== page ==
Ernest Everett Just was born August 14, 1883 in Charleston, South Carolina, he was a pioneering Biologist, Academic and Science Writer. His primary legacy is in his recognition of the fundamental role of the cell surface in the development of organisms. In his work within marine biology, cytology and parthenogenesis, he advocated the study of whole cells under normal conditions rather than simply breaking them apart in a laboratory setting.
When Just was young he became dreadfully sick for 6 weeks with typhoid fever. He had a hard time recuperation as his memory was greatly affected. While he had been lauded for learning so much at a young age, he now had to relearn everything. His mother worked with him but became impatient and gave up on him. He persevered and finally read by himself, however he kept the information from his mother for a month because he felt betrayed by her when she had given up on him and stopped teaching him to read.
He was sent to an all black boarding school in Orangeburg, SC at the age of 13, however when he was 16 his mother sent him to Kimball Union Academy in Meriden, NH because she felt that the south did not provide adequate education for Blacks. She died in his second year at Kimball and he missed her burial by an hour. Despite this tragedy, Just graduated in 3 instead of 4 years at the top of his class and Phi Betta Kappa in 1903. He went on to graduate Magna Cum Laude from Dartmouth where he received special honors in Zoology and distinguished himself in Botany, History and Sociology. He was also honored as a Rufus Choate Scholar for 2 years.
Just faced the problem that many talented African American College graduates faced, not finding a job in his field, thus began his tenure at Historically Black Howard University. He first taught English rhetoric in 1907, far from his scientific studies. In 1909 he began teaching English Biology and by 1910 he was named head of the newly formed Biology Department. Then in 1912 he became head of the Zoology department which he held until his untimely death.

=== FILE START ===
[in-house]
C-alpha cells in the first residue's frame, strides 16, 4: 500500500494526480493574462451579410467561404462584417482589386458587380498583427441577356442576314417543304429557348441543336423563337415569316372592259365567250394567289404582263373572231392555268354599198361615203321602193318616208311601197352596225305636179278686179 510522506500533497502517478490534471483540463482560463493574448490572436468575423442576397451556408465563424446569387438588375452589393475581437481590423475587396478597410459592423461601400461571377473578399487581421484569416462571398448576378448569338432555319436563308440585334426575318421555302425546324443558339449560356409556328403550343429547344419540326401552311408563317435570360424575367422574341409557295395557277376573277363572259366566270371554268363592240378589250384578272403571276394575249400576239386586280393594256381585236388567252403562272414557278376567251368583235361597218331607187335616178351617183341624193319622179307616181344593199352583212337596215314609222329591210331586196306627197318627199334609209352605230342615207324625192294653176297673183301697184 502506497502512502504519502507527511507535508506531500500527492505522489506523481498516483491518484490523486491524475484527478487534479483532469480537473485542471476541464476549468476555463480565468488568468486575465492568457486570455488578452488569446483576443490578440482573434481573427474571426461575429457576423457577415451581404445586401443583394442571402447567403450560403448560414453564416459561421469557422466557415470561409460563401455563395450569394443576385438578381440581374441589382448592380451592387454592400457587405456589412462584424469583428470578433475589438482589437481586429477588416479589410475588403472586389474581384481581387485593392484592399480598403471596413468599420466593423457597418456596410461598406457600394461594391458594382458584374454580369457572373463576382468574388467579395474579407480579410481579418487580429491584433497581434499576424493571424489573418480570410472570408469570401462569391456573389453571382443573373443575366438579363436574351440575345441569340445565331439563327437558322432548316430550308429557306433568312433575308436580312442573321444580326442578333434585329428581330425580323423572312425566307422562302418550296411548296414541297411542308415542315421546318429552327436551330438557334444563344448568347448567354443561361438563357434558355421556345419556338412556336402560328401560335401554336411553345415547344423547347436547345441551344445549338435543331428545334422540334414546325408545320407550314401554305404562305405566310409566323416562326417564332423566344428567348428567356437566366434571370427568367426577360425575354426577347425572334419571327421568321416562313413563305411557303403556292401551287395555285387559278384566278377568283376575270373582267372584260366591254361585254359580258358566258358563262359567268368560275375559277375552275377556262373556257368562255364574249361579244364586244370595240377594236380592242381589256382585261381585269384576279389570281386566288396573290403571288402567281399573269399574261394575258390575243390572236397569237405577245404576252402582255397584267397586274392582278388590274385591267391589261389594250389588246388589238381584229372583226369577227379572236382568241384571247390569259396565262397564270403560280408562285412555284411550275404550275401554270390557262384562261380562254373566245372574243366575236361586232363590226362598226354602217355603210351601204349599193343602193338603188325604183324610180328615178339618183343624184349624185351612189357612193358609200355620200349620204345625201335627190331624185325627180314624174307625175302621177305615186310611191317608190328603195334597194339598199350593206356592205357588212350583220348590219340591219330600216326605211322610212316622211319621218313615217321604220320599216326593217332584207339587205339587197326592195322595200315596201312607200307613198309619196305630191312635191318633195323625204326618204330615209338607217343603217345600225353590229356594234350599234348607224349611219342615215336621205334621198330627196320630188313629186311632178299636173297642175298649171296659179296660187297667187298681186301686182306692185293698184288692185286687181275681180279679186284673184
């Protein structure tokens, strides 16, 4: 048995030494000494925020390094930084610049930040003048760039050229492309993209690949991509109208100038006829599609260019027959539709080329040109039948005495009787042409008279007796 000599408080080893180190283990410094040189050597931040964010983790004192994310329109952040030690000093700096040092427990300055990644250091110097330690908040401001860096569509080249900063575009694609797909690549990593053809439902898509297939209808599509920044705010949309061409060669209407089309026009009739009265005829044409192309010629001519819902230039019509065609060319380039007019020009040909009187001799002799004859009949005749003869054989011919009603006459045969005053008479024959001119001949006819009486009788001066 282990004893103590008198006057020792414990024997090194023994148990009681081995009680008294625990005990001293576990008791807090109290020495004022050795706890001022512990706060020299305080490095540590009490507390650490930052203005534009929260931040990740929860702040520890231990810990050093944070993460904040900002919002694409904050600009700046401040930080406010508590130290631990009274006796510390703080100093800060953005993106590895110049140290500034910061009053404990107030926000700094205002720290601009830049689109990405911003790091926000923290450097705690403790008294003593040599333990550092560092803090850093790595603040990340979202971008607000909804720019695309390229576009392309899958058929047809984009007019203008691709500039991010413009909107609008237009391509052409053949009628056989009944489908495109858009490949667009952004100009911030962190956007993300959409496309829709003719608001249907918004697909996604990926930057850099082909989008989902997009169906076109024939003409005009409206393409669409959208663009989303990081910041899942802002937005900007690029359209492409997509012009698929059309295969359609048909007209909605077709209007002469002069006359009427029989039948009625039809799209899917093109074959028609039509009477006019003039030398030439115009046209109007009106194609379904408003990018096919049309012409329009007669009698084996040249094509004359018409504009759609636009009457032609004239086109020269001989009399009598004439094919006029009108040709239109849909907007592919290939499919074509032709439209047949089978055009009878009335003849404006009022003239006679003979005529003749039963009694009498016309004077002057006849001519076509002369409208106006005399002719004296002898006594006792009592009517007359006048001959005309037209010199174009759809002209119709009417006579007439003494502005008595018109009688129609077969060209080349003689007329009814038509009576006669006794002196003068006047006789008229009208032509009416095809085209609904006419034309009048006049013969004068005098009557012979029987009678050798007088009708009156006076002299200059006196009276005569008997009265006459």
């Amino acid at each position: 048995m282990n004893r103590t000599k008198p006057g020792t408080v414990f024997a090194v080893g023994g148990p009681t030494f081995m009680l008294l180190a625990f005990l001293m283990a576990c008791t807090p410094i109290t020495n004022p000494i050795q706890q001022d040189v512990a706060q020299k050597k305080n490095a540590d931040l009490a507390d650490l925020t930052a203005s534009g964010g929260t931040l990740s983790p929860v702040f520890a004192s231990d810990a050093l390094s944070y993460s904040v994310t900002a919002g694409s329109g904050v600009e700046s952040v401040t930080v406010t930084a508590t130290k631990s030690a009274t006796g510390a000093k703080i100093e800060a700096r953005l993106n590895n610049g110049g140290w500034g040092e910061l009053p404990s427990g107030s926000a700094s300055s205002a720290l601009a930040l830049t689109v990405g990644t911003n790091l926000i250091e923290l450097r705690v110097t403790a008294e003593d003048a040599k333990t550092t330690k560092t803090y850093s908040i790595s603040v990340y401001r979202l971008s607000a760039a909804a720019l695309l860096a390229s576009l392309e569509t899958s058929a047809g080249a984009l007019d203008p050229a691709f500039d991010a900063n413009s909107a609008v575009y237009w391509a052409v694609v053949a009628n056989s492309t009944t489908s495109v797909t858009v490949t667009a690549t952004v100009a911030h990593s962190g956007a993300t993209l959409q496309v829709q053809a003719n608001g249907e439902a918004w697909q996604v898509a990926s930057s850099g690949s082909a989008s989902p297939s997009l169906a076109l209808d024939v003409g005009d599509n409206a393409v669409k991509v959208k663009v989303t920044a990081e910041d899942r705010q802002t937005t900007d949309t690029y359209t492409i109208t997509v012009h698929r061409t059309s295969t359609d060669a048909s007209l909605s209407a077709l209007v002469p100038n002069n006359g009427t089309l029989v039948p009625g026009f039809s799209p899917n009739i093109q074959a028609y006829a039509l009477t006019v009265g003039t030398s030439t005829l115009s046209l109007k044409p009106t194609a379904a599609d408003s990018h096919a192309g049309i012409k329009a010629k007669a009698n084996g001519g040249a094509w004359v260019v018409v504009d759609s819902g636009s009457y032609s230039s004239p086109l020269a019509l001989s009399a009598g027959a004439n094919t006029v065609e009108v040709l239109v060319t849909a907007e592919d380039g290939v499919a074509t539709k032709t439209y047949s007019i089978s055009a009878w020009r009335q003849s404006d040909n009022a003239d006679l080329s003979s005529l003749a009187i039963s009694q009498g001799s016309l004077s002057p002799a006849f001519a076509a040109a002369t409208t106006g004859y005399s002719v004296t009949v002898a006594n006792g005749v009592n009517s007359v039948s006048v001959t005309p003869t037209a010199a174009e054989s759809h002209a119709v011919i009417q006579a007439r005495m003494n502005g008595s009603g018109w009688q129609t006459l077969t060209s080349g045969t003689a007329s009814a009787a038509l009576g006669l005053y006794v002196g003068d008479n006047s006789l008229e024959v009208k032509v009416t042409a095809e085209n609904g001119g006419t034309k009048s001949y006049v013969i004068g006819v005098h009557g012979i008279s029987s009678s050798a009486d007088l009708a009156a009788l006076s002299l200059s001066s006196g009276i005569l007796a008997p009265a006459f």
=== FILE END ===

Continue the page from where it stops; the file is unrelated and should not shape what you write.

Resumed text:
Just met Dr. Frank R. Lillie the head of the Biology Department at The University of Chicago, who was also chief of The Marine Biology Laboratory (MBL) in Woods Hole, Massachusetts in 1909. The next 20 years all but one summer, Just spent at MBL doing research. In 1915 he took a leave of absence from Howard to enroll in an advanced academic program at The University of Chicago. He also received the first NAACP Spingarn Medal, February 12, 1915. Due to his schedule and obligations at Howard, Just earned his PhD in 1916 in Experimental Embryology with a thesis on The Mechanics of Fertilization from the University of Chicago.
On November 17, 1911, Just assisted Howard Students, Edgar Amos Love, Oscar James Cooper and Frank Colman in establishing Omegas Psi Phi Fraternity despite the University's administration reluctance.
In 1930, he became the first American invited to the Kaiser Wilhelm Institute in Berlin, Germany where many Noble Prize Winners worked on their research. He made a total of 9 visits to Europe to pursue research as he was treated like a celebrity amongst the Scientific community, especially the European community. He was encouraged to extend his theory on the Ectoplasm to other species. In 1933 due to the Nazi's taking over he ceased to work in Germany and relocated his European based studies to Paris.
At the outbreak of World War II, Just was working at the Station Biologique in Roscoff, France researching what would become his paper, The Unsolved Problems of General Biology. He ignored the French Government's request that all foreign citizens evacuate and was captured by the Germans when they invaded France and became a Prisoner of War. The United States Department of State rescued Just in September 1940. However Just had been sick prior to his arrest and his condition worsened while he was imprisoned. In the Fall of 1941, he was diagnosed with Pancreatic Cancer and he died shortly thereafter on October 21, 1941
Just wrote 2 books, Basic Methods for Experiments on Eggs & Marine Mammals (1922) and The Biology of the Cell Surface (1939), and several papers during his lifetime.
The Biology Building at Howard University is named for Just and is located on the University's campus in The Valley, which is also home to several other Science buildings.